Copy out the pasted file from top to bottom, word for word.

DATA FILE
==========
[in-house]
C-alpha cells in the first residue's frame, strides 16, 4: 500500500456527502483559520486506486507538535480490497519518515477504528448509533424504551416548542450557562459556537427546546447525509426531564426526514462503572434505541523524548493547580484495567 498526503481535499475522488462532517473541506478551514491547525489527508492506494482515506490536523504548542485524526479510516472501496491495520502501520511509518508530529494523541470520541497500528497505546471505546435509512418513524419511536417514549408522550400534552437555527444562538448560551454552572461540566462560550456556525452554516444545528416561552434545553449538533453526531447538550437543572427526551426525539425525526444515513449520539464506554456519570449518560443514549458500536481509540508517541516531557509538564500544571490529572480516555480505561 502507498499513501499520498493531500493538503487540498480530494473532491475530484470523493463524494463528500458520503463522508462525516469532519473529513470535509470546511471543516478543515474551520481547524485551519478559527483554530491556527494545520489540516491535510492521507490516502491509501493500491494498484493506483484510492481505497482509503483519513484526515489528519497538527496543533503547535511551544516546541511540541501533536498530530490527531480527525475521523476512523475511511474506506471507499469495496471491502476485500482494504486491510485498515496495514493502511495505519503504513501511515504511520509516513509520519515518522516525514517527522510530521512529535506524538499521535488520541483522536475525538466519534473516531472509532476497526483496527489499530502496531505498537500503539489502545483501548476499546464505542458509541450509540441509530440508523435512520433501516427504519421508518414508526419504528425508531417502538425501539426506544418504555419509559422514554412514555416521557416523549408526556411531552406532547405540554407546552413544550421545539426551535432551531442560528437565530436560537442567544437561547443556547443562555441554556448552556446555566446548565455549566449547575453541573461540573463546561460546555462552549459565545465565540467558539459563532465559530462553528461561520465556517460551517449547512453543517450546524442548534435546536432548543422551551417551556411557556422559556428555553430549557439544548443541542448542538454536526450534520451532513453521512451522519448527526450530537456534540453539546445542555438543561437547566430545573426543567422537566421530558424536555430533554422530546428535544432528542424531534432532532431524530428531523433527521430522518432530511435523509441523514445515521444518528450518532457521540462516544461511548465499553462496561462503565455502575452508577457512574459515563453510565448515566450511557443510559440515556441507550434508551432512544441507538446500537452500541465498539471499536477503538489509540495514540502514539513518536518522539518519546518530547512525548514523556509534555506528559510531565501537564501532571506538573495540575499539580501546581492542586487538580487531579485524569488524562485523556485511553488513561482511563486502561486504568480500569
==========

[in-house]
C-alpha cells in the first residue's frame, strides 16, 4: 500500500456527502483559520486506486507538535480490497519518515477504528448509533424504551416548542450557562459556537427546546447525509426531564426526514462503572434505541523524548493547580484495567 498526503481535499475522488462532517473541506478551514491547525489527508492506494482515506490536523504548542485524526479510516472501496491495520502501520511509518508530529494523541470520541497500528497505546471505546435509512418513524419511536417514549408522550400534552437555527444562538448560551454552572461540566462560550456556525452554516444545528416561552434545553449538533453526531447538550437543572427526551426525539425525526444515513449520539464506554456519570449518560443514549458500536481509540508517541516531557509538564500544571490529572480516555480505561 502507498499513501499520498493531500493538503487540498480530494473532491475530484470523493463524494463528500458520503463522508462525516469532519473529513470535509470546511471543516478543515474551520481547524485551519478559527483554530491556527494545520489540516491535510492521507490516502491509501493500491494498484493506483484510492481505497482509503483519513484526515489528519497538527496543533503547535511551544516546541511540541501533536498530530490527531480527525475521523476512523475511511474506506471507499469495496471491502476485500482494504486491510485498515496495514493502511495505519503504513501511515504511520509516513509520519515518522516525514517527522510530521512529535506524538499521535488520541483522536475525538466519534473516531472509532476497526483496527489499530502496531505498537500503539489502545483501548476499546464505542458509541450509540441509530440508523435512520433501516427504519421508518414508526419504528425508531417502538425501539426506544418504555419509559422514554412514555416521557416523549408526556411531552406532547405540554407546552413544550421545539426551535432551531442560528437565530436560537442567544437561547443556547443562555441554556448552556446555566446548565455549566449547575453541573461540573463546561460546555462552549459565545465565540467558539459563532465559530462553528461561520465556517460551517449547512453543517450546524442548534435546536432548543422551551417551556411557556422559556428555553430549557439544548443541542448542538454536526450534520451532513453521512451522519448527526450530537456534540453539546445542555438543561437547566430545573426543567422537566421530558424536555430533554422530546428535544432528542424531534432532532431524530428531523433527521430522518432530511435523509441523514445515521444518528450518532457521540462516544461511548465499553462496561462503565455502575452508577457512574459515563453510565448515566450511557443510559440515556441507550434508551432512544441507538446500537452500541465498539471499536477503538489509540495514540502514539513518536518522539518519546518530547512525548514523556509534555506528559510531565501537564501532571506538573495540575499539580501546581492542586487538580487531579485524569488524562485523556485511553488513561482511563486502561486504568480500569